Having a choice is great, but when it's a big decision like choosing a university, then a lot of research needs to be done. Open days can be an invaluable part of this.
Whichever part of the world you’re living in, chances are there’s a top university on your doorstep. But there are also plenty of others to choose from – either at home or abroad. So how do you narrow down your choices?
Start by going online – check out what universities have to offer and what the surrounding area has as well; you may be looking for a university close to a ski field for those winter semester breaks, or a university in a city known for its architecture and art history.
However, even in today’s online world, surfing the net isn’t enough to give you a real taste of university life. So the next best thing is to go and visit them, particularly on open days.
What is a university open day?
A university open day is a day – or days – throughout the year, when a university invites prospective students onto their campus to take a look around. It’s a time when you can freely wander around the university, have a look at student accommodation, check out computer, library and cafe facilities, and generally get a feel for the place. You'll also be able to meet staff and current students, and find out more about different study programs and extra-curricular activities.
How do I attend a university open day?
If you’re lucky, your high school might organize a day trip, so all you'd need to do is sign up, pay some money for transport and hop on a bus with your mates. However, you may also be interested in some universities that your school isn’t going to, which means you need to get yourself organized. Check the university's website well in advance to find out when the open days are, so you have plenty of time to plan your travel and arrange for your parents to come along too, if they'd like to.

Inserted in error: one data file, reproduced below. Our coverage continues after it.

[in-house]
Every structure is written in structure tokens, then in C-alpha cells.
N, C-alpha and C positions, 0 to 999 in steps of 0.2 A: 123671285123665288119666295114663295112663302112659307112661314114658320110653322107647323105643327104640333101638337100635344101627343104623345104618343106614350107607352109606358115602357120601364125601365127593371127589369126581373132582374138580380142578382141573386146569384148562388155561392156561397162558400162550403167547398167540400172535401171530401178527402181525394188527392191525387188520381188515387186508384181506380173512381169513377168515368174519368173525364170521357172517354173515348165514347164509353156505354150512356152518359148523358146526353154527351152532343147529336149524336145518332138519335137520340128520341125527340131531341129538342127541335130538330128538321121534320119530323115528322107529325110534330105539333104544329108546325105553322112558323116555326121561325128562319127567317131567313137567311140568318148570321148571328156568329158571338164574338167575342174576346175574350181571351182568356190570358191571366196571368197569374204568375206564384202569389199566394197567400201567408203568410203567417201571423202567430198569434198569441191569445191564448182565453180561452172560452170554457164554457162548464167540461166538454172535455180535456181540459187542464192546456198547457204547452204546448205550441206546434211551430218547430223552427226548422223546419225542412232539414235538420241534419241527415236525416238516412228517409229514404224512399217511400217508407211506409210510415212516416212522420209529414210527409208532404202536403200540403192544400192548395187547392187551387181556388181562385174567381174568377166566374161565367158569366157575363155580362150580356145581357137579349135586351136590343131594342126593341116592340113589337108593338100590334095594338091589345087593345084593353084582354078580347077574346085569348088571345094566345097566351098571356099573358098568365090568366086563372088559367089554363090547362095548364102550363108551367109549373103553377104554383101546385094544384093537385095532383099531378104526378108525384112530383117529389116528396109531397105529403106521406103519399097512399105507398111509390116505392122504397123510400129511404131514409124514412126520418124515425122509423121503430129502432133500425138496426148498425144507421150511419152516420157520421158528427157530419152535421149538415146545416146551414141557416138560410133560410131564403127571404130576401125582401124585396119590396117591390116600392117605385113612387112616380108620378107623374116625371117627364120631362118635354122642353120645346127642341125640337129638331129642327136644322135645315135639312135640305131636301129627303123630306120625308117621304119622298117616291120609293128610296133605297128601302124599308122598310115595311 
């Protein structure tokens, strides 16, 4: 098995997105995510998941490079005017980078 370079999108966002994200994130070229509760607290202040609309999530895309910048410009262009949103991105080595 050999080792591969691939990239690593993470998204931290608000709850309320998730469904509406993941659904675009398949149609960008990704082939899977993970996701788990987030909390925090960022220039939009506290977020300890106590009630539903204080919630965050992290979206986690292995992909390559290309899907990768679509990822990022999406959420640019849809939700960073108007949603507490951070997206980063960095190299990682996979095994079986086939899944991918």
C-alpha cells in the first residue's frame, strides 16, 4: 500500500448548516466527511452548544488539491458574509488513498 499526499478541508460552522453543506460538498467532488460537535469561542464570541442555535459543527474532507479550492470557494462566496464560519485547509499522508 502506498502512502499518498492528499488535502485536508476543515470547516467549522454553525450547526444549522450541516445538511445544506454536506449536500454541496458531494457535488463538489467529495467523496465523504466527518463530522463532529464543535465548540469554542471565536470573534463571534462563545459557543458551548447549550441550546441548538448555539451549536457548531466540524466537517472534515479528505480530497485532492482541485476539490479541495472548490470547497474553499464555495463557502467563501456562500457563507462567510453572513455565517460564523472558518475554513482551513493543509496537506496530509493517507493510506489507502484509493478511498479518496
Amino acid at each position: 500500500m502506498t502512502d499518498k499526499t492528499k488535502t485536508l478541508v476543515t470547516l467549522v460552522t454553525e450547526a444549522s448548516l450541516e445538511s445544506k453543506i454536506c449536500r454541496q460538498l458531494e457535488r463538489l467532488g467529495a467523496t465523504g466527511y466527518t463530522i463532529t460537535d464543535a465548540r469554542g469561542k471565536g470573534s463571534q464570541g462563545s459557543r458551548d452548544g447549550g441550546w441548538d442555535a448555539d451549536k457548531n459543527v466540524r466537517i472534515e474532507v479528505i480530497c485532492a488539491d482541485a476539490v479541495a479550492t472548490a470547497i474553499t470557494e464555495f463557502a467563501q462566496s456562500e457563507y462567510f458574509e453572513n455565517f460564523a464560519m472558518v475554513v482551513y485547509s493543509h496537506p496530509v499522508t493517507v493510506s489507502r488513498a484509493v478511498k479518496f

What should I do at a university open day?
For starters, use this opportunity to find out more about the programs you're interested in. Talk to staff teaching the course - and students, if possible - to get a better idea of how well it fits your own interests, and the kinds of options and experiences you can expect. This is a good time to ask about how the course is taught - for example, is it mainly through large lectures, or will you also be taught in smaller groups? Is there any group work involved, field trips and so on?
Then check out the other facilities on campus - student accommodation, cafes, shops, bars and so on – and speak to students to get a better idea of what life there is like. Are there any clubs you'd be interested in joining? How close is the campus to the local town, and what is there to do there?
Who should I speak to?
It’s all very well researching universities online, but nothing beats talking to people in person. And that’s exactly what you can do at a university open day. Speak to university students, program directors, student recruitment officers, even the receptionists of different schools and offices on campus. They’ll be able to give you an insight into the university that you simply can’t get from their website.
How do I find out about university open days?
By checking out the university’s website. They’ll want as many people to come to have a look around as possible so they’ll definitely be advertising it. Keep a watch on your list of university websites to see when they start advertising it. You can also phone the university and ask them when they’re planning on holding their open days, and your school’s careers advisor is likely to have a list of university open days as well.
What if I want to study abroad?
Travelling around your own country to different universities may be time consuming, but it is relatively straightforward and not too expensive to organize. If some of the top universities that you’re considering studying at are overseas, then that’s rather more difficult!
One option is to visit the QS World University Tour or World Grad School Tour, which bring universities from around the world, to venues across Europe, Asia, Africa, the Americas and the Middle East. This means you can meet representatives of universities from different countries all in one day, and again, get all your questions answered.